Shackleton Centenary Expedition

Professor David Drewry: Climate Change July 10 2007

As the climate of our planet changes in response to warming from the increase in "greenhouse" gases in the atmosphere, the polar regions are highly vulnerable.

This is because the circulation of the atmosphere, driven by the difference in solar radiation received at the tropics from the poles, transfers the increased heat northwards and southwards.

The polar regions will, therefore, warm more than other parts of the planet and will be the first to signal important changes - which they are already displaying.

Cross section of the East Antarctic Ice sheet

In Antarctica changes in the Southern Ocean (circulation patterns, temperature and salinity) and in the atmosphere (temperature and precipitation) are impacting the ice shelves, which lie at sea level.

In the Antarctic Peninsula there has already been significant disintegration of large ice shelves such as the Wordie and Larsen. The Ross Ice Shelf is colder and more "robust" but changes are already being detected in this important ice body. What is happening inland on the Beardmore Glacier and further in to the mass of East Antarctica?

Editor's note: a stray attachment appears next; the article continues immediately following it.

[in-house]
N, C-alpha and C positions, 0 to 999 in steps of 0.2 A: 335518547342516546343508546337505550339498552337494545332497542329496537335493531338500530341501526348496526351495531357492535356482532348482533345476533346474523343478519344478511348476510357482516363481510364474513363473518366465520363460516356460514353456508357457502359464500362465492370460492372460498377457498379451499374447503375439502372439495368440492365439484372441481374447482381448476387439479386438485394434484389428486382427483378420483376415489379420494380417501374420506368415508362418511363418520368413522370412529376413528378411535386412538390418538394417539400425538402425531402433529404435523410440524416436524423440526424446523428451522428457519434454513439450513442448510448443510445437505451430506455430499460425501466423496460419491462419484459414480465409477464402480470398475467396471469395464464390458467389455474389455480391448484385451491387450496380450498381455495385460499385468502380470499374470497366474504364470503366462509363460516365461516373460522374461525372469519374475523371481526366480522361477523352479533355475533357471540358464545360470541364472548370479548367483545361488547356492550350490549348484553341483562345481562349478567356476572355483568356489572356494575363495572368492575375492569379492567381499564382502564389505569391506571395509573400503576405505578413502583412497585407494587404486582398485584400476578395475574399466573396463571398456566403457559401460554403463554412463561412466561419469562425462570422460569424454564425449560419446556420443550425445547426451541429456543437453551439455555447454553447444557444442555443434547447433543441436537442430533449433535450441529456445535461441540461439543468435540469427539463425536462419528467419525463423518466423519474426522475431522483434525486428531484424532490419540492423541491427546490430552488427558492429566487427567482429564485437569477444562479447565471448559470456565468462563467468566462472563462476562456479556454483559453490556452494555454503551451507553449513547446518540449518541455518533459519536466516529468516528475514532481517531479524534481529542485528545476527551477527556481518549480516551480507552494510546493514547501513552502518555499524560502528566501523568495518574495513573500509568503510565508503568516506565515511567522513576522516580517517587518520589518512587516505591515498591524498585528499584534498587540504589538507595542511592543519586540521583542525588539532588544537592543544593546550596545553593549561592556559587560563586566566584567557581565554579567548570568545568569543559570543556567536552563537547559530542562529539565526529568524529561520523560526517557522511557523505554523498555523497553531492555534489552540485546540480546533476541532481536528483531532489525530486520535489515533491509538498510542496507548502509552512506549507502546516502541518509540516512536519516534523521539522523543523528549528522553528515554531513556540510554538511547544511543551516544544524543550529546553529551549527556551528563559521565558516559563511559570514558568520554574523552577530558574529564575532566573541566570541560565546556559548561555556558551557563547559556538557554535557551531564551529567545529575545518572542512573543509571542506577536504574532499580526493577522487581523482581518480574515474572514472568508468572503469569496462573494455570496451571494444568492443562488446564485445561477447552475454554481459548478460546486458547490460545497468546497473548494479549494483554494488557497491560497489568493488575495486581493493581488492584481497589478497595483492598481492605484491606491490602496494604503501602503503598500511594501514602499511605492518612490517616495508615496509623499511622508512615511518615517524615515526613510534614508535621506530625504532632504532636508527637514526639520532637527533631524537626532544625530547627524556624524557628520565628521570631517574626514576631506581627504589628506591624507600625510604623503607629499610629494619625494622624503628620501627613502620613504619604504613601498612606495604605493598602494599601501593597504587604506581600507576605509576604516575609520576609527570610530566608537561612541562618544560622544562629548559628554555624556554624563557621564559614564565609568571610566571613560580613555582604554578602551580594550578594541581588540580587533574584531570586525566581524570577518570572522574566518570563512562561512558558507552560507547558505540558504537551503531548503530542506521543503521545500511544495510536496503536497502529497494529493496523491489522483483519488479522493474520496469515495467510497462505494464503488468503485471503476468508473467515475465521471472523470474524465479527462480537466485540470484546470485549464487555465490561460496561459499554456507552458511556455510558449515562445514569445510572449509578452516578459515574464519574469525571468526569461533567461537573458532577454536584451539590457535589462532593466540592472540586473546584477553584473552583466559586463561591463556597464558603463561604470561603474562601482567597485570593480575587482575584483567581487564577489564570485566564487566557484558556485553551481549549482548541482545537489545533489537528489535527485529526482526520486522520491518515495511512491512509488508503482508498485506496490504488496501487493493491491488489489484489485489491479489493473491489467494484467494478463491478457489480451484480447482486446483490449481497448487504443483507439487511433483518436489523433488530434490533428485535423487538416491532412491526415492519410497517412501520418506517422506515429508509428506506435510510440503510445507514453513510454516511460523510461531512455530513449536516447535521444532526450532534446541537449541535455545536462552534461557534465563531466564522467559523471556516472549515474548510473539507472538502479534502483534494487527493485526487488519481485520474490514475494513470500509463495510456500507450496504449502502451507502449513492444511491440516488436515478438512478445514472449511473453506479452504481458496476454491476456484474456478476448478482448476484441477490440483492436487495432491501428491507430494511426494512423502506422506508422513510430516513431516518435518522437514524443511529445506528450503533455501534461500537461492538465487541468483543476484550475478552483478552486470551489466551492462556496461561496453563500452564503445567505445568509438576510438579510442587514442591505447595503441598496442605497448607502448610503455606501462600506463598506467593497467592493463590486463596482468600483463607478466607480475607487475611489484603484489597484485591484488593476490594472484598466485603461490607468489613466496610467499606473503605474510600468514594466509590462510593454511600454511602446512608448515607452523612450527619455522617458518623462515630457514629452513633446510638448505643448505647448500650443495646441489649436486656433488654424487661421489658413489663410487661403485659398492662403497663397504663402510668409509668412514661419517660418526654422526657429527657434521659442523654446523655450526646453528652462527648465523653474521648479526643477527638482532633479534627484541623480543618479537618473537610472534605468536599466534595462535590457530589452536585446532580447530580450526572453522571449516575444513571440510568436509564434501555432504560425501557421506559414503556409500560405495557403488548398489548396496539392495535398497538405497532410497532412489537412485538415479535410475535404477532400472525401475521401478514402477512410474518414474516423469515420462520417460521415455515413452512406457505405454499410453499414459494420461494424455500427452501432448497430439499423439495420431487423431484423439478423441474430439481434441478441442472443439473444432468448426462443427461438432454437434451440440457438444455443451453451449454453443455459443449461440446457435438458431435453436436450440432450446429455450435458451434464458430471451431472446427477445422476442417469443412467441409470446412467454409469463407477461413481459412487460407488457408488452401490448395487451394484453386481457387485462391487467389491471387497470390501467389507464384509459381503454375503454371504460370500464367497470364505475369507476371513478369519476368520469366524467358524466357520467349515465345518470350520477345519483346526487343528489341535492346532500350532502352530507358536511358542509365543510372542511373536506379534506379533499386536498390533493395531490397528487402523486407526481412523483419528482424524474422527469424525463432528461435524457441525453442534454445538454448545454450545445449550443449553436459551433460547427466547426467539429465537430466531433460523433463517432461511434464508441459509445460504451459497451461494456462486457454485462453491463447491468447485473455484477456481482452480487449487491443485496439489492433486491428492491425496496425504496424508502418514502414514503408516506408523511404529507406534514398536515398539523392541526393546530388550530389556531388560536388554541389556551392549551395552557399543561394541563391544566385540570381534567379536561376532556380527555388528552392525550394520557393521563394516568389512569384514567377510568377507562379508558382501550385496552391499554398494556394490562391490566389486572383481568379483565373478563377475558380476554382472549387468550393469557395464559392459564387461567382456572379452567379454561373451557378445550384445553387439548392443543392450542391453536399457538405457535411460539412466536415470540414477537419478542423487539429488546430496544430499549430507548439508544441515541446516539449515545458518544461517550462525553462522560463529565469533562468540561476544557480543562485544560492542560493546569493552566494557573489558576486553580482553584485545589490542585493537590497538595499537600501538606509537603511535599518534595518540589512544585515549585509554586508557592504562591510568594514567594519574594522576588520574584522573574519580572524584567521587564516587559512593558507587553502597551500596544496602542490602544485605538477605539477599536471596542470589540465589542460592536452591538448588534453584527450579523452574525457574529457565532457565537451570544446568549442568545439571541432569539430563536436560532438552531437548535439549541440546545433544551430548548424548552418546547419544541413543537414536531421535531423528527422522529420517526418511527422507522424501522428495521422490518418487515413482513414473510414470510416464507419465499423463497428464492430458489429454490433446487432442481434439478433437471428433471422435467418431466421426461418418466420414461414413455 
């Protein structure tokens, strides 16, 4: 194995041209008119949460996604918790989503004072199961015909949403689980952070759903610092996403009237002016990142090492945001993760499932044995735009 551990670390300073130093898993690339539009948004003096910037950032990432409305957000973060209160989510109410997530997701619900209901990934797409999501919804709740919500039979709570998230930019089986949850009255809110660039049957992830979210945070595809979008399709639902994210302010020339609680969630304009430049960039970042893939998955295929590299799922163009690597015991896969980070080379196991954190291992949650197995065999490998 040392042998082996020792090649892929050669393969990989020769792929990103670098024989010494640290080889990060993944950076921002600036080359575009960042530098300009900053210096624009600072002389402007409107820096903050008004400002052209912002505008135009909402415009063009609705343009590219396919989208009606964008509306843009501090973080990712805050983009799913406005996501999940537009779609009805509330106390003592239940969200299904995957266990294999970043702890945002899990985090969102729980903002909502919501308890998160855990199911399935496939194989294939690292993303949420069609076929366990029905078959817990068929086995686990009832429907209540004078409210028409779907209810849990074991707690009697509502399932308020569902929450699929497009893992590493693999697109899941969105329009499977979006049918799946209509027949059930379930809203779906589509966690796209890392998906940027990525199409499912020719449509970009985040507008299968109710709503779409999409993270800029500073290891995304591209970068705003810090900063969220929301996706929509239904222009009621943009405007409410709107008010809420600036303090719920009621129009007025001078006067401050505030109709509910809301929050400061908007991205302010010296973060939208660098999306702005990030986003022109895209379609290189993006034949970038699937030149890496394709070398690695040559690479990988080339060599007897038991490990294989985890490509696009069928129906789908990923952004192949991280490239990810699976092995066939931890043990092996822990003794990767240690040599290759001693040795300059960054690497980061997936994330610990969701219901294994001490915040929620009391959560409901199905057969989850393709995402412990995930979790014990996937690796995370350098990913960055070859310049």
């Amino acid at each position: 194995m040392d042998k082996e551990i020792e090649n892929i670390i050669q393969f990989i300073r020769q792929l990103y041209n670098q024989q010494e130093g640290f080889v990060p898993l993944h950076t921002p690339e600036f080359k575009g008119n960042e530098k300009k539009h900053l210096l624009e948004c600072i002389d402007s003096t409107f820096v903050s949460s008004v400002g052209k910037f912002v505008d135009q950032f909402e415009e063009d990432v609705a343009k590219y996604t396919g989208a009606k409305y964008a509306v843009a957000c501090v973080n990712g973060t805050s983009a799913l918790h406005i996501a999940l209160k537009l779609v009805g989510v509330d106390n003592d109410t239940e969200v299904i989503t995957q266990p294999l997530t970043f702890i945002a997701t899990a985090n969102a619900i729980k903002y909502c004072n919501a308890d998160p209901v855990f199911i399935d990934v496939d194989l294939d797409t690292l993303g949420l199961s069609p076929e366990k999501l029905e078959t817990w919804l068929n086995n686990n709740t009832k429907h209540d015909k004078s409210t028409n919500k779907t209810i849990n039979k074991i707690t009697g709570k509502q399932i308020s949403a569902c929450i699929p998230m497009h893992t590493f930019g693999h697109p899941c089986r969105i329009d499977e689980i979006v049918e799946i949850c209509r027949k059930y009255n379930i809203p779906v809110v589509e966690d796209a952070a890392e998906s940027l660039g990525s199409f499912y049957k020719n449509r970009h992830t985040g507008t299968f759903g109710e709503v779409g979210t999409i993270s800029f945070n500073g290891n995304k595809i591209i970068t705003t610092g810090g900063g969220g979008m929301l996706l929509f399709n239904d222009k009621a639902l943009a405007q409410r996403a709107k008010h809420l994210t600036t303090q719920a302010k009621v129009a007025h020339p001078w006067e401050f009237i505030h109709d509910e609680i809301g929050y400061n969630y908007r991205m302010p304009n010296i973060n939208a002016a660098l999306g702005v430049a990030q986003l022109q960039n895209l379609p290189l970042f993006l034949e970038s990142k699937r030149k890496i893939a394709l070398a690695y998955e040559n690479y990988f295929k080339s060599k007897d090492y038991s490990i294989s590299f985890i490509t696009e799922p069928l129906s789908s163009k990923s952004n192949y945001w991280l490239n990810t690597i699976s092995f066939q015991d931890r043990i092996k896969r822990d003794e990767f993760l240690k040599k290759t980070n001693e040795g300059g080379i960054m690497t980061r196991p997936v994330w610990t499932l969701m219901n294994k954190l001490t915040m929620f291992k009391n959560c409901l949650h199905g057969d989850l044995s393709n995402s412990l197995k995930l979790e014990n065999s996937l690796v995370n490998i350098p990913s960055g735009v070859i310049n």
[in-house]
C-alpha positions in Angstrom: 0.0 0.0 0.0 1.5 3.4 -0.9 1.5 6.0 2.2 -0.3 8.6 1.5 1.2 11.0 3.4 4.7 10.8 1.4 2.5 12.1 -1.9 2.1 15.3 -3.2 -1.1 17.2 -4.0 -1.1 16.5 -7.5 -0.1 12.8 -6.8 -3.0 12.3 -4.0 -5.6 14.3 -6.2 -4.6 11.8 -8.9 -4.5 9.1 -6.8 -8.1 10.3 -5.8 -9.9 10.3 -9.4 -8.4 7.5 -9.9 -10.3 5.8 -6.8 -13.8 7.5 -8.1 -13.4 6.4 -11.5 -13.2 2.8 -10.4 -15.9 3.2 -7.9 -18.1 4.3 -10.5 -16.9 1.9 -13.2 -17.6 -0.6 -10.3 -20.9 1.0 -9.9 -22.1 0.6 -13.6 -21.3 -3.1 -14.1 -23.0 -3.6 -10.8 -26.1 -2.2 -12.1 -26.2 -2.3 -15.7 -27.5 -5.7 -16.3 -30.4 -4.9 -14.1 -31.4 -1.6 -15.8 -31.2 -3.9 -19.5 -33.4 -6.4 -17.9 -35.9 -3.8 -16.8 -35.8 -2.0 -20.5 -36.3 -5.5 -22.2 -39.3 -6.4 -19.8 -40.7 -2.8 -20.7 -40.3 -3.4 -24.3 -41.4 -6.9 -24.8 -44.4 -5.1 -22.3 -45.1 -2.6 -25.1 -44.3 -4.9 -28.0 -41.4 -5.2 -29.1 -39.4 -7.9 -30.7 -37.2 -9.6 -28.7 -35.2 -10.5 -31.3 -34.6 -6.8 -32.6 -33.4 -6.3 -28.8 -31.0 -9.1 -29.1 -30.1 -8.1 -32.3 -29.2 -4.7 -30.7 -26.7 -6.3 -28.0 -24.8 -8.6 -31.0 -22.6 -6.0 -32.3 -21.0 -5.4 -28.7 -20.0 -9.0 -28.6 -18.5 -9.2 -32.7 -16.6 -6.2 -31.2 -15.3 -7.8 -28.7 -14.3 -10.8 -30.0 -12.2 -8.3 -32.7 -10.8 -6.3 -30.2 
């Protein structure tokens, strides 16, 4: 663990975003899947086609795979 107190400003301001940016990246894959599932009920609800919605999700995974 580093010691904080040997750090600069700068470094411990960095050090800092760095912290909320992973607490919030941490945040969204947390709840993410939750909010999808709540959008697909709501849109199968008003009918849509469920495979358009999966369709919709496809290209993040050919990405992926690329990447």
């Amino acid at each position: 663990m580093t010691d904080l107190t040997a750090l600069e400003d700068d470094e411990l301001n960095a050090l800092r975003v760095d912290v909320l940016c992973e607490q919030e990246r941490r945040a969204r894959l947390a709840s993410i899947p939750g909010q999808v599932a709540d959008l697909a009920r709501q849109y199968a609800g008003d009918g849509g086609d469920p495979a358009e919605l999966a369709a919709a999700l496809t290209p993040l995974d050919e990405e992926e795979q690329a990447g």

To assist with these questions and to understand better the dynamics of the Beardmore Glacier so that future changes can be documented the Shackleton party will take ice samples along the glacier and in the upper reaches of its drainage basin. Such work is only made possible by the presence of "blue" ice zones on the glacier surface.

This is the third of six articles by Professor Drewry. Click here for the next installment.

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